Go: Overview of the Compiler.

Illustration created for “A Journey With Go”, made from the original Go Gopher, created by Renee French.

ℹ️ This article is based on Go 1.13.

The Go compiler is an important tool in the Go ecosystem since it is one of the essential steps for building our programs to executable binaries. The journey of the compiler is a long one, it has been written in C to move to Go and many optimizations and cleanups will keep happening in the future. Let’s discover the high level of its operations.

The Go compiler is composed of four phases that could be grouped into two categories:

  • frontend. This phase runs an analysis from the source code and produces an abstract syntactic structure of source code, called AST.
  • backend. The second phase will transform the representation of the source code into machine code, along with several optimizations.
compiler documentation

In order to better understand each phase, let’s use a simple program:

package main

func main() {
	a := 1
	b := 2
	if true {
		add(a, b)

func add(a, b int) {
	println(a + b)


The first phase is pretty straightforward and well explained in the documentation:

In the first phase of compilation, source code is tokenized (lexical analysis), parsed (syntax analysis), and a syntax tree is constructed for each source file.

The lexer will be the first package to run in order to tokenize the source code. Here is the output of the previous example tokenized:

Go source code tokenized

Once tokenized, that will be parsed and used to build a syntax tree.

AST transformation

The transformation to an Abstract Syntax Tree can be displayed thanks to the command go tool compile with the flag -W:

This phase will also include optimizations like inlining. In our example, the method add can be inlined already since we do not see any instruction CALLFUNC to the method add. Let’s run the again command with the flag -l that disables the inlining:

Once the AST generates, it allows the compiler to go to a lower-level intermediate representation with the SSA representation.

SSA generation

The Static Single Assignment form is the phase where the optimizations will happen: dead code elimination, removal of unused branches, replacing some expressions with constant values, etc.

The SSA code can be dumped thanks to the command GOSSAFUNC=main go tool compile main.go && open ssa.html that produces an HTML document will all the different passes that are done in the SSA package:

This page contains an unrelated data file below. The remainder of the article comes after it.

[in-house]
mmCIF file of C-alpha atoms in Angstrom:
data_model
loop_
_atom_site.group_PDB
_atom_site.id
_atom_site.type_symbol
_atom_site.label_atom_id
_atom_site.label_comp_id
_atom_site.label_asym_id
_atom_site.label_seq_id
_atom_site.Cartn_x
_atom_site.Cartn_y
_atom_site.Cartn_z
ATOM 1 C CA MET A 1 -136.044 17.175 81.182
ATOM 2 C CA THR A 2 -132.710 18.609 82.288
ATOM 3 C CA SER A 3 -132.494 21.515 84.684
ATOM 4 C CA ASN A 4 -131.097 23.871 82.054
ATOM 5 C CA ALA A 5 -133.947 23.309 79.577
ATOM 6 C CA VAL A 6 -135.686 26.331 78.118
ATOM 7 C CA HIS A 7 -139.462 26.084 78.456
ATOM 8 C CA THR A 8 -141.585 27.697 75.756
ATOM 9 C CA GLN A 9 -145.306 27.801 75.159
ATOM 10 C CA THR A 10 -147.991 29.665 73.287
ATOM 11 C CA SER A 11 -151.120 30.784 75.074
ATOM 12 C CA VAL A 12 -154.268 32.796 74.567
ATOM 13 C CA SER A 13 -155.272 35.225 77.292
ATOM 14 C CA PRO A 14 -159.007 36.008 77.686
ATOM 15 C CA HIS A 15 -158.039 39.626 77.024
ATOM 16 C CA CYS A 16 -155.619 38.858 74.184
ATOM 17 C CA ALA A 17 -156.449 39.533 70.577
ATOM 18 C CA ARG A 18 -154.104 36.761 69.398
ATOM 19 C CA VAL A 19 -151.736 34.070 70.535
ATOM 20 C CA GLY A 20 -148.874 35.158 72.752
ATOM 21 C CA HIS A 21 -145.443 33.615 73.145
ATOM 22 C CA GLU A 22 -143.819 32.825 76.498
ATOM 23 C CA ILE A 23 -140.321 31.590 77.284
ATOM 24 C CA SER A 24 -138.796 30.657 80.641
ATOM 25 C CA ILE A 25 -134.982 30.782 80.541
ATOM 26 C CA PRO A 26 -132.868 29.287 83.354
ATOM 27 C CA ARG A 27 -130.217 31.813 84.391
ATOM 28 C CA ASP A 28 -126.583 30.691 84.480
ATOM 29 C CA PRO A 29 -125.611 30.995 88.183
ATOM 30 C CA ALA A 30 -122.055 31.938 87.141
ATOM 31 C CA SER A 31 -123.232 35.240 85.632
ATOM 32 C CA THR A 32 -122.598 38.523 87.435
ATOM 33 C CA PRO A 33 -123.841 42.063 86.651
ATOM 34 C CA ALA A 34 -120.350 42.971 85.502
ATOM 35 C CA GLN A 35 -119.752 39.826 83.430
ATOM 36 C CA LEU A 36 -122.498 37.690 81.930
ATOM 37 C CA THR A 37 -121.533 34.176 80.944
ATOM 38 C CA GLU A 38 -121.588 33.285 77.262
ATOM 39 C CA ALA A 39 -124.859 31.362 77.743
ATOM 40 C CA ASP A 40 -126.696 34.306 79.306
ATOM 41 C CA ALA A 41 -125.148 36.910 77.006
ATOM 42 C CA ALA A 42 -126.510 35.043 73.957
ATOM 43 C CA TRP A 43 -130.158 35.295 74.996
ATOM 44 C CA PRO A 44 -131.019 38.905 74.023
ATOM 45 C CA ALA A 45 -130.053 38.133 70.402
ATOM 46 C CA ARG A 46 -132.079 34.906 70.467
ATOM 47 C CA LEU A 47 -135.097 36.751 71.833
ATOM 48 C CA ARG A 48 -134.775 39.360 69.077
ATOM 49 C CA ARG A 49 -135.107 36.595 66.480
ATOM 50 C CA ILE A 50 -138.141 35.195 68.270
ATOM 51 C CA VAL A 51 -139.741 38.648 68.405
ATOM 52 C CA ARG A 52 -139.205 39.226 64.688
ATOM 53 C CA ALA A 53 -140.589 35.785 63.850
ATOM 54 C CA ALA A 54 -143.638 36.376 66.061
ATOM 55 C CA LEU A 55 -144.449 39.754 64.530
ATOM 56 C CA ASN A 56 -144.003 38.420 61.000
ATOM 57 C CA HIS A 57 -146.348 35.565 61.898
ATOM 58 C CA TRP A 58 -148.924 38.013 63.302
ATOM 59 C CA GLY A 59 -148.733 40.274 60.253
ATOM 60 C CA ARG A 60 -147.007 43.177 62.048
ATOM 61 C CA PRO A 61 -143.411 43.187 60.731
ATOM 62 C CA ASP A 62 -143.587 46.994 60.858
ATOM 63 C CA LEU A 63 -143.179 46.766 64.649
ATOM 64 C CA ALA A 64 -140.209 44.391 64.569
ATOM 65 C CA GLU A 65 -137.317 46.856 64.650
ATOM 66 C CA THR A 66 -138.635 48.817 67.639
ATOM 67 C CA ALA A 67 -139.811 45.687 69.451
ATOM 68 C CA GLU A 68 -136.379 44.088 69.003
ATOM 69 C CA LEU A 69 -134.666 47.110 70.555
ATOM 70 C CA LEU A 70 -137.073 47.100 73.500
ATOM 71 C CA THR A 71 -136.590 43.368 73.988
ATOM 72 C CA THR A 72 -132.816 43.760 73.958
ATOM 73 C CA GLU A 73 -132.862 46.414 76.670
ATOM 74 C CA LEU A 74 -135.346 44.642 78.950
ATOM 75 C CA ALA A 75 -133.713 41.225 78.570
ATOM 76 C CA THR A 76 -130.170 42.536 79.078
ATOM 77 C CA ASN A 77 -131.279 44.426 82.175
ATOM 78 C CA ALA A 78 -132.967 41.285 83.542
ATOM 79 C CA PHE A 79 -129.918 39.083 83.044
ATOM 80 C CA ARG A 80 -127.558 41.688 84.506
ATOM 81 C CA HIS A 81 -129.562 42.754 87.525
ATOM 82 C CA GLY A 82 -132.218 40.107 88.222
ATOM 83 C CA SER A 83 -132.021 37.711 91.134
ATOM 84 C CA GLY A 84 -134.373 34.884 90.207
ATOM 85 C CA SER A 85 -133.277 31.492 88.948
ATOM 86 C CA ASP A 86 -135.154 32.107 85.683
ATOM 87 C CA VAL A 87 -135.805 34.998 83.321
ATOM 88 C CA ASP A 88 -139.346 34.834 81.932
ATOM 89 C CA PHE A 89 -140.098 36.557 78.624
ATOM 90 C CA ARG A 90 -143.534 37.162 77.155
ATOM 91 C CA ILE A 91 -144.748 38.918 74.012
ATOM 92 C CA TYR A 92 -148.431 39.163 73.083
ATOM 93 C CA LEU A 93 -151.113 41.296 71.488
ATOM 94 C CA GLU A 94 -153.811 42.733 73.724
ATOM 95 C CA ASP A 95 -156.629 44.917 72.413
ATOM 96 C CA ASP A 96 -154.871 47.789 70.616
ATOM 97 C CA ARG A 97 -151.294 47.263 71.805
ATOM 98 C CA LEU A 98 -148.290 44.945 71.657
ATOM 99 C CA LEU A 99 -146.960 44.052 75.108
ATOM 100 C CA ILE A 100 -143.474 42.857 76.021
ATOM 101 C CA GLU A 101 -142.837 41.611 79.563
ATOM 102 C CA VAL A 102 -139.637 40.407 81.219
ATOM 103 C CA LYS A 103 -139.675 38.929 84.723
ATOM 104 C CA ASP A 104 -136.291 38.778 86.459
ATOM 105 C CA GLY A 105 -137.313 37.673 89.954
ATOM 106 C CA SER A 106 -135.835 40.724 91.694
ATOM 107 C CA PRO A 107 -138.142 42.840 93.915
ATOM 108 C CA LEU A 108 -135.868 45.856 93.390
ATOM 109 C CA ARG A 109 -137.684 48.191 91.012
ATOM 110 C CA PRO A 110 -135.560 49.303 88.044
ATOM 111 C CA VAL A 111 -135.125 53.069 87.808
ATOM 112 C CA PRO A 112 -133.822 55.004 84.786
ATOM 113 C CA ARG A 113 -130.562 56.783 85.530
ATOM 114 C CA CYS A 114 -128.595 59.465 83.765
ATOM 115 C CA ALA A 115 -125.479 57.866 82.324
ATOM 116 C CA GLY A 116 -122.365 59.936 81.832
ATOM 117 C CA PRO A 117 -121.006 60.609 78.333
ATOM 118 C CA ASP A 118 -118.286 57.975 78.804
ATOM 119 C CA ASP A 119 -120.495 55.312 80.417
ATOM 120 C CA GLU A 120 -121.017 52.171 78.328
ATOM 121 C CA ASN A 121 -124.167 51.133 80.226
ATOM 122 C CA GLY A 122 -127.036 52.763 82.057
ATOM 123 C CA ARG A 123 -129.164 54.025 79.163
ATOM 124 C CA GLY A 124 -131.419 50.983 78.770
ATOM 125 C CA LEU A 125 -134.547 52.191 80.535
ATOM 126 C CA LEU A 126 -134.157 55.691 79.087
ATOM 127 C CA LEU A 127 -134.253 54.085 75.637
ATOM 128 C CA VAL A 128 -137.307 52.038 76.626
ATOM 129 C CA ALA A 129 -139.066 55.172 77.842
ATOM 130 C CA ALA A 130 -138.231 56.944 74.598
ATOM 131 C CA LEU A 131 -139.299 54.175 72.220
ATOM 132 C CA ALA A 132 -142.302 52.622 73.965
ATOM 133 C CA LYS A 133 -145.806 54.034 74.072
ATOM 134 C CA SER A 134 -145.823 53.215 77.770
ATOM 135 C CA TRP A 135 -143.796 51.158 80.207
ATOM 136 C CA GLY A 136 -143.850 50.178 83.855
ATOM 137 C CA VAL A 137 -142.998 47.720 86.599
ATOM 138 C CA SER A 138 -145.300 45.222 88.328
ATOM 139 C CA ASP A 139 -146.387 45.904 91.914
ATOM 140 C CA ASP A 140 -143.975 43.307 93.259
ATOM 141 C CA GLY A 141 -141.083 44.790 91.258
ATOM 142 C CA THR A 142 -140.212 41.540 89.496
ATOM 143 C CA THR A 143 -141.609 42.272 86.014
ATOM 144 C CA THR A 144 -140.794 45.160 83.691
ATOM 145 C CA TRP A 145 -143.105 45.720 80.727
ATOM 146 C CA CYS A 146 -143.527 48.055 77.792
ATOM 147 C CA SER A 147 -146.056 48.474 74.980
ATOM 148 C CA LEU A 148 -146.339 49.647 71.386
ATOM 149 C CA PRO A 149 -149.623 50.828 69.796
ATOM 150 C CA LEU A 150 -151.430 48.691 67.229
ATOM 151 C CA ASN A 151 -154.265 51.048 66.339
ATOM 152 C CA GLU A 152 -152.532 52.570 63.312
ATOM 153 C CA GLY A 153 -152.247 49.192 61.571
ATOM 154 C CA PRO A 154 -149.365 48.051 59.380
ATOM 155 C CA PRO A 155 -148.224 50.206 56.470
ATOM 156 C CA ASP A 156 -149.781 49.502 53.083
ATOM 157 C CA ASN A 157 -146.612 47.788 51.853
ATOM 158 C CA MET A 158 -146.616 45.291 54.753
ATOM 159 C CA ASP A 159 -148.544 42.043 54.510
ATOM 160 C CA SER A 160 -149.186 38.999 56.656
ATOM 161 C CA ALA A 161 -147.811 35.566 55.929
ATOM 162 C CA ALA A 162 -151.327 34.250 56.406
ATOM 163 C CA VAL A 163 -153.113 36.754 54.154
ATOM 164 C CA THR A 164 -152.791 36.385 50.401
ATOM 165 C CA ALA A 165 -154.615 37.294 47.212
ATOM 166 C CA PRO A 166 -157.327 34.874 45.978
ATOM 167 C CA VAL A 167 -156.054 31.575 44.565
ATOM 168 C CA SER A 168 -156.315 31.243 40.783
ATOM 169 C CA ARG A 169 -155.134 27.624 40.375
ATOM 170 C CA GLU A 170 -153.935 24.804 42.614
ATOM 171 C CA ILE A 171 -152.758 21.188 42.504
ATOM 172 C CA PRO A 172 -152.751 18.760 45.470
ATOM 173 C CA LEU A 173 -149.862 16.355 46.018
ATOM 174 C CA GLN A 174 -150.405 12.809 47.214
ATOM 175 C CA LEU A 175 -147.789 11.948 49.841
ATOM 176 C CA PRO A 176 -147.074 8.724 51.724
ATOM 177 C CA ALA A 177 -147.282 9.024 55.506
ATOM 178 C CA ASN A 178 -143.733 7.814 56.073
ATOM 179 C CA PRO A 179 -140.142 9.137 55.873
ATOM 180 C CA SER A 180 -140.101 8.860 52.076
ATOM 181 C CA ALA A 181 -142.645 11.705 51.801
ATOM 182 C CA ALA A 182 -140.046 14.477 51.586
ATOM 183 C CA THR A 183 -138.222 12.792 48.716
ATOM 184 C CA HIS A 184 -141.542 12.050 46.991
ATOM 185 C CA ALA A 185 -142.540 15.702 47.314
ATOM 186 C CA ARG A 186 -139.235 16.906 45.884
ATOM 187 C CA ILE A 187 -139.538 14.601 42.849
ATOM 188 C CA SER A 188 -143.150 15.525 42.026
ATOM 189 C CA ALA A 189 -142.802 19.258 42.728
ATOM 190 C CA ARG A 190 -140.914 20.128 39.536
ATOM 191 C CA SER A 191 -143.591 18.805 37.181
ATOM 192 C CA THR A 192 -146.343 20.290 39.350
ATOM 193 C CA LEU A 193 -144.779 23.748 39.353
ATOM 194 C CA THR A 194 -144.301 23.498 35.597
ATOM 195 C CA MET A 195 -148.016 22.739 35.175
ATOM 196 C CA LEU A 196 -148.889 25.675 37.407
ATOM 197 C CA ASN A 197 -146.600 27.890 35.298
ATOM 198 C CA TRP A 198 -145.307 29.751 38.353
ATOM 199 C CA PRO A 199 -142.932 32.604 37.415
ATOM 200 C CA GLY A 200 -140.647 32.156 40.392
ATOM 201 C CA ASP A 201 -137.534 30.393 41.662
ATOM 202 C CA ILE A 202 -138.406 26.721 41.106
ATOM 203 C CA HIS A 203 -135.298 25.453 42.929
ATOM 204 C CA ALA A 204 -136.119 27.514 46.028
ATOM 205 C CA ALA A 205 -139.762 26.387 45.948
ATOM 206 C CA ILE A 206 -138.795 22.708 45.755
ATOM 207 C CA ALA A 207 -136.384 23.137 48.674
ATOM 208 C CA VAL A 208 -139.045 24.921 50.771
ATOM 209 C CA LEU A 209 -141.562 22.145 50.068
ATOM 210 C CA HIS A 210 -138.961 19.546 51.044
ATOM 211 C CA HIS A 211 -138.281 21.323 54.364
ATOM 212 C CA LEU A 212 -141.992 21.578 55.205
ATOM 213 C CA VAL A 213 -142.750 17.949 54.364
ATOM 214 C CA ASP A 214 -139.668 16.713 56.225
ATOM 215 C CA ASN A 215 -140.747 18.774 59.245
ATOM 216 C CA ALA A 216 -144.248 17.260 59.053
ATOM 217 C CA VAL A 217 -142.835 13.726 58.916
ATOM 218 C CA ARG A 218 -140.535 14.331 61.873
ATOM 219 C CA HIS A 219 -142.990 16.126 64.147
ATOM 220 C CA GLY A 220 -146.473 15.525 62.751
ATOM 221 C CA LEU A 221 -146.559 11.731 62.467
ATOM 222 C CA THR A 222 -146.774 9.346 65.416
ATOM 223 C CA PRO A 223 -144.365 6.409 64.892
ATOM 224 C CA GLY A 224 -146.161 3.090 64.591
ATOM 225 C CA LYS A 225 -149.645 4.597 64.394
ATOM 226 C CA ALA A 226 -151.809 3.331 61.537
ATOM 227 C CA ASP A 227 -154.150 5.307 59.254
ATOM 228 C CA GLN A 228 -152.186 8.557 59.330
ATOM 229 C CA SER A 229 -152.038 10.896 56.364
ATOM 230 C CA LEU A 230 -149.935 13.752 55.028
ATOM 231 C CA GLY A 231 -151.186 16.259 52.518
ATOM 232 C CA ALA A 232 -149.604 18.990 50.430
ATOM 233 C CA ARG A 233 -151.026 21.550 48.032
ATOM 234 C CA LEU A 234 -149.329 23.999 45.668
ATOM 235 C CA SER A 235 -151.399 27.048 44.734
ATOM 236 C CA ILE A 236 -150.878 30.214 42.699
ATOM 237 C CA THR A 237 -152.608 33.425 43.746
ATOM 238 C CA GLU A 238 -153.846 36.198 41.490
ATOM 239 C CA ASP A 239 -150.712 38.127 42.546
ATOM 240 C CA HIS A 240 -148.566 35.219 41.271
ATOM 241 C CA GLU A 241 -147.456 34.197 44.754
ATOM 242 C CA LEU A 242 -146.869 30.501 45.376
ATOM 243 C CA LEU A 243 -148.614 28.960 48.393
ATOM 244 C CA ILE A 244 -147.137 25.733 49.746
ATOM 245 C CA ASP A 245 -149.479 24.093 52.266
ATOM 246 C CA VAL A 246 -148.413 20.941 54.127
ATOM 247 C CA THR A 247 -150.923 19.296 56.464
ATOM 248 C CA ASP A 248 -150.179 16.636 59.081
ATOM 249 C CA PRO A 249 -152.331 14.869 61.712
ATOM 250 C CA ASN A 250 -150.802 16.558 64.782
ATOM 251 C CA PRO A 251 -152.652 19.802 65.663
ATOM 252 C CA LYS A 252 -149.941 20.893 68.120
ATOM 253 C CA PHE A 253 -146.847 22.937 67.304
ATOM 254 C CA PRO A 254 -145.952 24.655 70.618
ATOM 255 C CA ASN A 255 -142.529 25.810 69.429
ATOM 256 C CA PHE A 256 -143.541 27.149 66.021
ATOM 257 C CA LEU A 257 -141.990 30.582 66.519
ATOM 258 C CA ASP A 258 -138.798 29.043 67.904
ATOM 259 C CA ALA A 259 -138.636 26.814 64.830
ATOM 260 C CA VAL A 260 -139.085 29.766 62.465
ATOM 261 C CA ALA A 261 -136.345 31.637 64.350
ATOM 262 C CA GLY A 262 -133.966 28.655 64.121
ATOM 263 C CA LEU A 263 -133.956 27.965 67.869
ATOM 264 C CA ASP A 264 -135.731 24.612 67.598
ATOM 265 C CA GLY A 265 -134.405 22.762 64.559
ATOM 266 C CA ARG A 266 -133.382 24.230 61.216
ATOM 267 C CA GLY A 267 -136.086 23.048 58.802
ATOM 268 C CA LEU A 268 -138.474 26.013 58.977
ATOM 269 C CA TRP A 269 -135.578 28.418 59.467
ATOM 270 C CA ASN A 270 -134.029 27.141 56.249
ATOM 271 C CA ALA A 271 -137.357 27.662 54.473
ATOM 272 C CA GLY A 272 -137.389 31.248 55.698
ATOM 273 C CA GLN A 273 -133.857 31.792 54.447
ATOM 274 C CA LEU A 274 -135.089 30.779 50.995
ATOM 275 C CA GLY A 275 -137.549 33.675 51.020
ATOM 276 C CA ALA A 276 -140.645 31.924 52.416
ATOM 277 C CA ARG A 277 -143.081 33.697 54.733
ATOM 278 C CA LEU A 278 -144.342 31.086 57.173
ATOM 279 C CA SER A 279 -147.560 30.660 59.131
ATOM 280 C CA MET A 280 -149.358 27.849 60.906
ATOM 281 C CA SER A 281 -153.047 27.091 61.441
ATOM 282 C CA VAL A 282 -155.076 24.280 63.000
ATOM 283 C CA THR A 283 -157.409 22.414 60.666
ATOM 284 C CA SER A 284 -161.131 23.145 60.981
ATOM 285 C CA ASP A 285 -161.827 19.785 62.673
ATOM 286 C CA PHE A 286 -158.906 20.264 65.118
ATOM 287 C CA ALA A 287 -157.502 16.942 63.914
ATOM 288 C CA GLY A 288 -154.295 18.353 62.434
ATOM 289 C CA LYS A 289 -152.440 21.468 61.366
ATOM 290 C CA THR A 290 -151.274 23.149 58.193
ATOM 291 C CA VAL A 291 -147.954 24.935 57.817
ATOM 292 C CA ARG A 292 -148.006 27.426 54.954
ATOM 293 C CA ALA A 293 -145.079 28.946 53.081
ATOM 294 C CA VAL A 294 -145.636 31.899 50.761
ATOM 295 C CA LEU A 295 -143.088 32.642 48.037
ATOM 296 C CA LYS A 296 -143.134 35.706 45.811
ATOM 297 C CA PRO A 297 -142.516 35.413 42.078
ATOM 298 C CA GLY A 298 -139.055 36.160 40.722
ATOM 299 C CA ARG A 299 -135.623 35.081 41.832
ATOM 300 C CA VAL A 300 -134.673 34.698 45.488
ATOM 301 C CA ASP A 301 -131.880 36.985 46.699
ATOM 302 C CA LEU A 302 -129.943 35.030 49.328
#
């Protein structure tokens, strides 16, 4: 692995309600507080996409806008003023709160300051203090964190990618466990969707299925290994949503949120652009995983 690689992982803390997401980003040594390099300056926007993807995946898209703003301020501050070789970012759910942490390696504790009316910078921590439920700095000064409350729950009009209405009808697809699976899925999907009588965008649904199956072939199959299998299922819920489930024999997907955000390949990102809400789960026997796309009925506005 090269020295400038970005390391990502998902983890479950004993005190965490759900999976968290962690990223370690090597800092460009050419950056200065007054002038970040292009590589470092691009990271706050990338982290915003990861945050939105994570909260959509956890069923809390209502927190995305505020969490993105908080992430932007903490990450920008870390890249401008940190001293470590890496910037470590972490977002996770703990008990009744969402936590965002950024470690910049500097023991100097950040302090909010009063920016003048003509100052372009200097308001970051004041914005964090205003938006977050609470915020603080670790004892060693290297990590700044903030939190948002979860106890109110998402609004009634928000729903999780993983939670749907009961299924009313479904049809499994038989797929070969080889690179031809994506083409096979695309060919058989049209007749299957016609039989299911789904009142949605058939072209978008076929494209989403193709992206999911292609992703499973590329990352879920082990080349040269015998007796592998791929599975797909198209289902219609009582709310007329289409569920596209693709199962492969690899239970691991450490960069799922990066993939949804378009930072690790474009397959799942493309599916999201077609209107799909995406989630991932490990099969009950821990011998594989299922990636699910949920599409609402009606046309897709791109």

The generated SSA stands in the “start” tab:

SSA code

The variables a and b are highlighted here, along with the if condition and will allow us later to see how those lines are changed. The code also shows us how the compiler manages the println function that is decomposed in 4 steps: printlock, printint, printnl, printunlock. The compiler automatically adds a lock for us and, according to the type of the argument, will call the related method to print it correctly.

In our example, since a and b are known at the compilation, the compiler can calculate the final result and mark the variables as not necessary anymore. The pass opt will optimize this part:

SSA code — “opt” pass

v11 has been replaced here by the result of the addition of v4 and v5 that have been marked as dead code. The pass opt deadcode will then remove that code:

SSA code — “opt deadcode” pass

Regarding the if condition, the opt phase will mark the constant true as dead code and then will be removed:

constant boolean is removed

Then, another pass will simplify the control flow by marking the unnecessary block and condition as invalid. Those blocks will later be removed by another pass dedicated to the dead code:

unnecessary control flow is removed

Once all the passes are done, the Go compiler will now generate an intermediate assembly code:

Go asm code

The next phase will generate the machine code into the binary file.

Machine code generation

The last step of the compiler is the generation of the object file, main.o in our example. From this file, it is now possible to disassemble it with the objdumptool that does the reverse process. Here is a nice diagram created by Grant Seltzer Richman:

go tool compile
go tool objdump

You can find more information about the object file and binaries in “Dissecting Go Binaries.

Once the object file is generated, it can now be passed directly to the linker with the command go tool link and your binary will finally be ready.